The typical Warsaw image of a gray concrete jungle, a wasteland of Soviet-era housing, does not correspond to the reality of the last 15 years of this vibrant city.
Of course, this does not mean that the city lacks problems or that the peripheral neighborhoods are still formed by the masses of cement from the communist era. This metropolis has much more to offer: many things to visit, an impressive cultural scene and outstanding nightlife. The simple fact that Warsaw exists today and look to the future, as evidenced by its inclusion in the list of capitals of the European Union, shows the city’s impressive survival character.
City of rivers and students
Located in the Mazowieckie province, in central-eastern Poland, the city extends along the Vistula River. Most tourist attractions are located on the left bank, while on the right bank is the powerful and elegant Prague. The tourist center of Warsaw is the “Royal Route” that runs north to south from the Old and Current city, past the elegant shops in Nowy Swiat, the palaces sobrevivier on the war and the royal gardens of Lazienki Park, before reaching the Wilanów Palace, south of the city center. The city also has many green spaces, with lakes with lush parks where rowing boats sail in the summer and people enjoy outdoor cafes. In the parks are free classical concerts that attract crowds of people, a scene that is far from the gray images of communist era.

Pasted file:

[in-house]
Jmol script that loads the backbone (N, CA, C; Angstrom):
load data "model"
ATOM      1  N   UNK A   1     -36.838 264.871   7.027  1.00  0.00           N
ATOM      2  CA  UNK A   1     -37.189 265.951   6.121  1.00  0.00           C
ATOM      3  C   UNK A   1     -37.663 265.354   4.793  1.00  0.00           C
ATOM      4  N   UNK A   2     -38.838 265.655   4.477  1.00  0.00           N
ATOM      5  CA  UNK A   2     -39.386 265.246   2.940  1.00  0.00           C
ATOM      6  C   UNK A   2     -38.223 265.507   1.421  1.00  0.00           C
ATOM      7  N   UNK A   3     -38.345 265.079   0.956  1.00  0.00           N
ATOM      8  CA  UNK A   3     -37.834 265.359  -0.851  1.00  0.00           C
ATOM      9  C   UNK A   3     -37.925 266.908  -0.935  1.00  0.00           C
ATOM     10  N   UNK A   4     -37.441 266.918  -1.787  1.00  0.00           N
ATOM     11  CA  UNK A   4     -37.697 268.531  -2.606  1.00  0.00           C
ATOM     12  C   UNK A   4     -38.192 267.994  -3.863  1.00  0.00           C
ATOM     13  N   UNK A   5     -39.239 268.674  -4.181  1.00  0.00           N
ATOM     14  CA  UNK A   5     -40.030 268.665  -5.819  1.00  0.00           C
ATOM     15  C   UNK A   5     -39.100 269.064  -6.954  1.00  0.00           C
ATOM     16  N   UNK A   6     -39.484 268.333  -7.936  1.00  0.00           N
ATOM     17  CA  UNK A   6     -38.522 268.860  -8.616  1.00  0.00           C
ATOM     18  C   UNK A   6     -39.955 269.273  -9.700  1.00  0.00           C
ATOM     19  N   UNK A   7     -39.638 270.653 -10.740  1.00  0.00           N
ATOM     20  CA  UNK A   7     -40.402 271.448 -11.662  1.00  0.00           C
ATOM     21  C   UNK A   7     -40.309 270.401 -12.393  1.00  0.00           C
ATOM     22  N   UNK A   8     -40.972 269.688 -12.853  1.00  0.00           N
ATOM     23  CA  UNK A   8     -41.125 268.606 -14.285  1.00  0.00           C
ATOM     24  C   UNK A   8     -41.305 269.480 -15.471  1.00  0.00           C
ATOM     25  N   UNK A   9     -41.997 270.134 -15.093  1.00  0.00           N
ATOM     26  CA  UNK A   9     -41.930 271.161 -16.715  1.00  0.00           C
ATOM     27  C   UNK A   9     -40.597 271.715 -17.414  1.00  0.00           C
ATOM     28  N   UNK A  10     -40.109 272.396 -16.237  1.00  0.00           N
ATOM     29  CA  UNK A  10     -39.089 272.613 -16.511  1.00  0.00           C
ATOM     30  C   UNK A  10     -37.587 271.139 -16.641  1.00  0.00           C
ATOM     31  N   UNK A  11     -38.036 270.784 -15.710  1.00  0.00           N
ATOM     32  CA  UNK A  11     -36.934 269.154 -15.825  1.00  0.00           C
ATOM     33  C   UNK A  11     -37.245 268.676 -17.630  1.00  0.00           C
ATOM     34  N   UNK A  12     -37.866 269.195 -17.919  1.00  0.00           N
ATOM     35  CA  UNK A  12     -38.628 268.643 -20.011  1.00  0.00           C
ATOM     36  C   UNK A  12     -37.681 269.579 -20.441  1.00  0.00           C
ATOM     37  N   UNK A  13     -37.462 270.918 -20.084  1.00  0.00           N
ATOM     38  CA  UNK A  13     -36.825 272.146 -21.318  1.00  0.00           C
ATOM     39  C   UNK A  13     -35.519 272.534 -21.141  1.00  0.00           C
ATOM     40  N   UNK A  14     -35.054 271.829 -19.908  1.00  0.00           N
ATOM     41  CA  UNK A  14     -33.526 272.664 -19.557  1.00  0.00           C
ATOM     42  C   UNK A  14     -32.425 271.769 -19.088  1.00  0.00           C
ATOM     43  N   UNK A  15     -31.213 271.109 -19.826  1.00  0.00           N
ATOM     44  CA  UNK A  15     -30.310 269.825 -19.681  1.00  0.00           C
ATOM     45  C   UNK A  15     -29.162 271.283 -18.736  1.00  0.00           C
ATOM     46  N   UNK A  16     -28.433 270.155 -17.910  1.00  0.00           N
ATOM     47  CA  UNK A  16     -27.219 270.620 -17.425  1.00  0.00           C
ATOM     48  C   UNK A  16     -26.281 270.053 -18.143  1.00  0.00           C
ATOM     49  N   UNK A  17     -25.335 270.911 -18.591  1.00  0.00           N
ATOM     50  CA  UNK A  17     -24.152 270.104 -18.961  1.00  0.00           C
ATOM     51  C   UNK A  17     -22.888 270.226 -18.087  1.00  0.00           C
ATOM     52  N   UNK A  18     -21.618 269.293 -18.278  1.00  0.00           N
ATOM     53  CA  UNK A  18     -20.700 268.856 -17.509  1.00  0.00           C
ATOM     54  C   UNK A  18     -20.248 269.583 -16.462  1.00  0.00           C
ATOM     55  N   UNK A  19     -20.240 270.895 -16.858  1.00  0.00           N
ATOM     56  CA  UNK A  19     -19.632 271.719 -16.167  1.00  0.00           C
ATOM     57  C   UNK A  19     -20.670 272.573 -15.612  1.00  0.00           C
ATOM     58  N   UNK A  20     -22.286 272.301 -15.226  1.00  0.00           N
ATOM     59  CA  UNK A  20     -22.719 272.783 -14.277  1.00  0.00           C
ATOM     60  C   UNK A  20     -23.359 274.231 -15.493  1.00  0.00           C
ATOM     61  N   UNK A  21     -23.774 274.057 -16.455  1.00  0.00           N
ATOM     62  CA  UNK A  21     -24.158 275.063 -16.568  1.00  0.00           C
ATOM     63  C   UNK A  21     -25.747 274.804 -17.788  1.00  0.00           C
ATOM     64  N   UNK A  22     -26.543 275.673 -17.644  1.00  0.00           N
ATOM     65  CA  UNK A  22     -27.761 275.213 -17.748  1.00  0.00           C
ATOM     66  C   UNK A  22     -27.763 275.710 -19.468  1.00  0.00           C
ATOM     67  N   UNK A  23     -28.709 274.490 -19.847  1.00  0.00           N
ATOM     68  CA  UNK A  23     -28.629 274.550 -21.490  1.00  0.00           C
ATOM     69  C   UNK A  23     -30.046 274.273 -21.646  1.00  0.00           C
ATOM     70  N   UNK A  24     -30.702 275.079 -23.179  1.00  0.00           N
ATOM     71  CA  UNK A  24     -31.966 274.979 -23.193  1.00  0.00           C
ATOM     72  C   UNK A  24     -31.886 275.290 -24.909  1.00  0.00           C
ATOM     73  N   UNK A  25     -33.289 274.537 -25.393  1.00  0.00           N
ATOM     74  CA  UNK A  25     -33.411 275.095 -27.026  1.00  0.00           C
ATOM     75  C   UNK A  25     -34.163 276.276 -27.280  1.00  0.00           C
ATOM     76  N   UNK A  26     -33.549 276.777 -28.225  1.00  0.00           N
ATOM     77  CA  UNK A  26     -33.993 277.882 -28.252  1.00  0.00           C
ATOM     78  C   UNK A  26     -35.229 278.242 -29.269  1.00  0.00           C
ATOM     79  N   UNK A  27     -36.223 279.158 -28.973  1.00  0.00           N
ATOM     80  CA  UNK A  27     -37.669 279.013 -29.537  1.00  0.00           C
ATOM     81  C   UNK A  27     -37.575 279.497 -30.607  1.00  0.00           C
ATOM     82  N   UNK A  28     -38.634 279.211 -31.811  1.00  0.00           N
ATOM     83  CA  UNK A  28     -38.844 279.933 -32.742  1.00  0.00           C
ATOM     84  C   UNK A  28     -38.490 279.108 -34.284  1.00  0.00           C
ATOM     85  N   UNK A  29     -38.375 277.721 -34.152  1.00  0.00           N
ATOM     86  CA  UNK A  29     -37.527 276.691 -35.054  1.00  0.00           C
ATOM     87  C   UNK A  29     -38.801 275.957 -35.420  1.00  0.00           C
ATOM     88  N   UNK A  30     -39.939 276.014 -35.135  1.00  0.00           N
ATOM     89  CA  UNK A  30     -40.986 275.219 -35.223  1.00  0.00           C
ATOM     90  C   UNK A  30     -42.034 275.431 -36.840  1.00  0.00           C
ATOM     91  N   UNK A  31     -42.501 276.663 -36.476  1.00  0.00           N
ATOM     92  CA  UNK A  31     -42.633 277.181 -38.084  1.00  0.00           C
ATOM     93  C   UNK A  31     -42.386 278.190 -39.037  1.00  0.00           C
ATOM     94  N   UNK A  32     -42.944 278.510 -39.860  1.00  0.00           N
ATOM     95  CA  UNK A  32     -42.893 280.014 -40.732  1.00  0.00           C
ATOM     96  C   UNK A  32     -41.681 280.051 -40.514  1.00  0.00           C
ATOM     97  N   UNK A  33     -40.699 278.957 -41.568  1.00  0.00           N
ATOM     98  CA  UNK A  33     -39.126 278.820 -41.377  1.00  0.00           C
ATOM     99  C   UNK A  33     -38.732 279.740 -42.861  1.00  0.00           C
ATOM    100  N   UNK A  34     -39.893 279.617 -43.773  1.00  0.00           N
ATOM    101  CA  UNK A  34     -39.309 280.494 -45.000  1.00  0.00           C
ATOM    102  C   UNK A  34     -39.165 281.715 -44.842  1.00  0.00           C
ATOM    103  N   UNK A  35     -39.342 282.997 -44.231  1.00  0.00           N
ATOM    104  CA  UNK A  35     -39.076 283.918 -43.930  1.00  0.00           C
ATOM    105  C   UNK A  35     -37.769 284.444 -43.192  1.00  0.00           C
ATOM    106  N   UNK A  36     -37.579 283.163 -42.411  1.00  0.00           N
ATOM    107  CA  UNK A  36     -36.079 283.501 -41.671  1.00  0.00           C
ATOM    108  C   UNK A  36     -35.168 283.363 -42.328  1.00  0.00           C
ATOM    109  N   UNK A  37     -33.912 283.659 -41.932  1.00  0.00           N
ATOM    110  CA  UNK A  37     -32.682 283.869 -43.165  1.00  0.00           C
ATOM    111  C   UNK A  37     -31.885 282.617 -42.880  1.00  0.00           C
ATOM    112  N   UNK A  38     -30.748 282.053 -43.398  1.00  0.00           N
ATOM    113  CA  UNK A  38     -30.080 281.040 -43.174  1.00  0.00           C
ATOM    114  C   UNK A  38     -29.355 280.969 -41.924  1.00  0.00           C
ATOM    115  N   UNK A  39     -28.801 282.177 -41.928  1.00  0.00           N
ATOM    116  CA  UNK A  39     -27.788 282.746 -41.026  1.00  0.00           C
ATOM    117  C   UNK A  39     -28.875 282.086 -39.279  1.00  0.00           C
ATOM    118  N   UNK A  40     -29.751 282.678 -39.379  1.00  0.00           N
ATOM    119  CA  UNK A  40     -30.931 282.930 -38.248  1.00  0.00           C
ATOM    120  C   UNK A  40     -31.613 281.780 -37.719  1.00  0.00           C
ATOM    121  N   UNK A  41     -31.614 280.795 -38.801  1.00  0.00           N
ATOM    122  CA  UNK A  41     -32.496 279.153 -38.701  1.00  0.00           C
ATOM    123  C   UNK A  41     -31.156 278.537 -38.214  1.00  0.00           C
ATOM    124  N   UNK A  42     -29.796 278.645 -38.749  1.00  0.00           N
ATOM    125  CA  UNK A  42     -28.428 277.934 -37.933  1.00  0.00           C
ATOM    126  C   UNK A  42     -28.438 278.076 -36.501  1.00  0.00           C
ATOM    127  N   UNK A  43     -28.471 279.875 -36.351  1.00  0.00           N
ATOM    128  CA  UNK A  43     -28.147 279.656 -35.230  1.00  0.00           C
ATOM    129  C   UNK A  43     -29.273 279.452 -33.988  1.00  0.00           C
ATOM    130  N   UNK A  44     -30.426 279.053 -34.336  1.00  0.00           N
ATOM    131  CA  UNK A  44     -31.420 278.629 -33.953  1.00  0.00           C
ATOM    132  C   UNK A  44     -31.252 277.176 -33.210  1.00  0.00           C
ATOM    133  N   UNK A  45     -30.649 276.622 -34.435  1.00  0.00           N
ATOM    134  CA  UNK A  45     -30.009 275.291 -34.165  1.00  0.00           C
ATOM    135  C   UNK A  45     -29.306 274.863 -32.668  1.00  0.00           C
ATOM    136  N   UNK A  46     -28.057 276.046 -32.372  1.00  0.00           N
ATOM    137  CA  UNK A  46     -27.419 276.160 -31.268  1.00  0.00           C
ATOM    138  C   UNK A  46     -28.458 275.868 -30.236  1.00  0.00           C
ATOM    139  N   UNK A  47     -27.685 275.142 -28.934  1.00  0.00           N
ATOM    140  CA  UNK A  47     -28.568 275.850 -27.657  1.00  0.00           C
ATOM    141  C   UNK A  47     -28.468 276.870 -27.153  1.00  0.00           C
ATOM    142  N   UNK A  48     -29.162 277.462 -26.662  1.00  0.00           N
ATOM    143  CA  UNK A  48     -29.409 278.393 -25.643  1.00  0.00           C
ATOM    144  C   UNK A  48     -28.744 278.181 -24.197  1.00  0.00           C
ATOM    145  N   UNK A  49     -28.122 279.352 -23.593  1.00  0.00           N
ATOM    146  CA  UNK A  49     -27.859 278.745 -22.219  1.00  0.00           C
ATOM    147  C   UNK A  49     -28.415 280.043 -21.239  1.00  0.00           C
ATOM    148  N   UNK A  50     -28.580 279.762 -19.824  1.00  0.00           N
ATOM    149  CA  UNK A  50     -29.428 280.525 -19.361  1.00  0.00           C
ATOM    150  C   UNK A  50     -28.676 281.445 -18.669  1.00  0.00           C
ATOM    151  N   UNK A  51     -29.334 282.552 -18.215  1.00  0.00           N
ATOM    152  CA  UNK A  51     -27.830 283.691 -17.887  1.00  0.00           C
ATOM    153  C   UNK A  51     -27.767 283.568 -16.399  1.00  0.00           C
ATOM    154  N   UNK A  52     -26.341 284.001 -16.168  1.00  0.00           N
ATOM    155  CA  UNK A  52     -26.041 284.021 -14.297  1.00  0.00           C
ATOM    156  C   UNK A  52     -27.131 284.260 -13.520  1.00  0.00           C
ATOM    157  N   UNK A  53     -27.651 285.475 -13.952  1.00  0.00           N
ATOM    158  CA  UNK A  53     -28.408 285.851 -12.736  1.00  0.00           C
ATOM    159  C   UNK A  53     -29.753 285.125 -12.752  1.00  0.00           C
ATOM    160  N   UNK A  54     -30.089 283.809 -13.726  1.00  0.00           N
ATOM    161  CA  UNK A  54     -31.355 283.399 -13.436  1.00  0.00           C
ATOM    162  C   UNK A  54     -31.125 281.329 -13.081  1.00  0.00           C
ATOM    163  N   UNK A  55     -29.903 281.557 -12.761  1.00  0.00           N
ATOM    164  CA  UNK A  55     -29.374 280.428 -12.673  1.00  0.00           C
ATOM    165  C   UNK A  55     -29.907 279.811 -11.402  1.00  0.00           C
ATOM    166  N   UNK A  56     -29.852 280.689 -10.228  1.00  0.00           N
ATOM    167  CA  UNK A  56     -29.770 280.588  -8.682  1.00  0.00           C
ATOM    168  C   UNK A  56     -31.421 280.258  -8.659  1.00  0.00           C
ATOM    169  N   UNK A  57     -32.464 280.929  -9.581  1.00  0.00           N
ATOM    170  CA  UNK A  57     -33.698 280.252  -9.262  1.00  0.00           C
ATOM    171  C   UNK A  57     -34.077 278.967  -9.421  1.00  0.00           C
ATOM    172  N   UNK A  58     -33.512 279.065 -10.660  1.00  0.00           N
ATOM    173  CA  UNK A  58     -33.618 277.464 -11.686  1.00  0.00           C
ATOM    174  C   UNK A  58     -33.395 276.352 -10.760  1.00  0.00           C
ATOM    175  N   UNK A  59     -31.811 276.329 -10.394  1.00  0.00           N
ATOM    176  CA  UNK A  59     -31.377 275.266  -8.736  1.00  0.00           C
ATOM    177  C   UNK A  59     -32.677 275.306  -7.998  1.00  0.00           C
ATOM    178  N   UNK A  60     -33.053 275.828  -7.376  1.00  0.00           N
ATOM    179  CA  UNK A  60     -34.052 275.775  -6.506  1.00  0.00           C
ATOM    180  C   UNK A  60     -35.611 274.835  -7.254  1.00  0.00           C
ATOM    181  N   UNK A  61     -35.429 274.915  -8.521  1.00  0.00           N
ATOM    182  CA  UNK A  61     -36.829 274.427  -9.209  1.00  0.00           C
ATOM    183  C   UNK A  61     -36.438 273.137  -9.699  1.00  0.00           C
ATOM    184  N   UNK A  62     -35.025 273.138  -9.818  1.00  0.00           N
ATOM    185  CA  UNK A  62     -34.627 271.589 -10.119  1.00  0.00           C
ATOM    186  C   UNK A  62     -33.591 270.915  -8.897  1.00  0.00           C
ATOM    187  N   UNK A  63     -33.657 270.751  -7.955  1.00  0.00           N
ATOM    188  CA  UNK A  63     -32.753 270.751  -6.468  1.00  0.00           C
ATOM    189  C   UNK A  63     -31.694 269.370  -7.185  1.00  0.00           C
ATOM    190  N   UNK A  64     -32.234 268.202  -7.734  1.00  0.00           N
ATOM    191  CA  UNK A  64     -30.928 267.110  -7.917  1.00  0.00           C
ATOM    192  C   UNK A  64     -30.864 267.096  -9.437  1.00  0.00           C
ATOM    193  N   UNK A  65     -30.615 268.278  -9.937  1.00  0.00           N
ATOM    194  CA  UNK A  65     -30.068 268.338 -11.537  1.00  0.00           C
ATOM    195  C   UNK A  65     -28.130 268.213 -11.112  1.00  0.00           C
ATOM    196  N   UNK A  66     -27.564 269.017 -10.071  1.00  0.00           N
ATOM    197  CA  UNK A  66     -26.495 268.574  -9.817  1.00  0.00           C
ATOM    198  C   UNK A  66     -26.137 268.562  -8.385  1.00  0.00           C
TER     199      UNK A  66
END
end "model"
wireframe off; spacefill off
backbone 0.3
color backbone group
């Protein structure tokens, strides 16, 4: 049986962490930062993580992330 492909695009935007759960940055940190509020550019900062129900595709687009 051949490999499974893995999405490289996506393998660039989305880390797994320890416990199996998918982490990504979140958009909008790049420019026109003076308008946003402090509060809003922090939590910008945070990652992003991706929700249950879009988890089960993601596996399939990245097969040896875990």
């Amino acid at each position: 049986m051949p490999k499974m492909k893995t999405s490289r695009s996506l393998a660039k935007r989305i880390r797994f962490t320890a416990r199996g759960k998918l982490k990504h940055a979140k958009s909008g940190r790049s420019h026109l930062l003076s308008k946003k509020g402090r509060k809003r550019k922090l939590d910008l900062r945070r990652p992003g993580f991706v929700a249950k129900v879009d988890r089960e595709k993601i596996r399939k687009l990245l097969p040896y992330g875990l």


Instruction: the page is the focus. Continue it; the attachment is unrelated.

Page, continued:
Poland is a country with a relatively cheap cost of living compared to the countries of Western Europe. Despite the presence in the European Union for almost 10 years, Poland does not use the EURO, but its own PLN (Polski zloty). The cost of living here depend on individual spending, with the average student spending about €350-550 per month.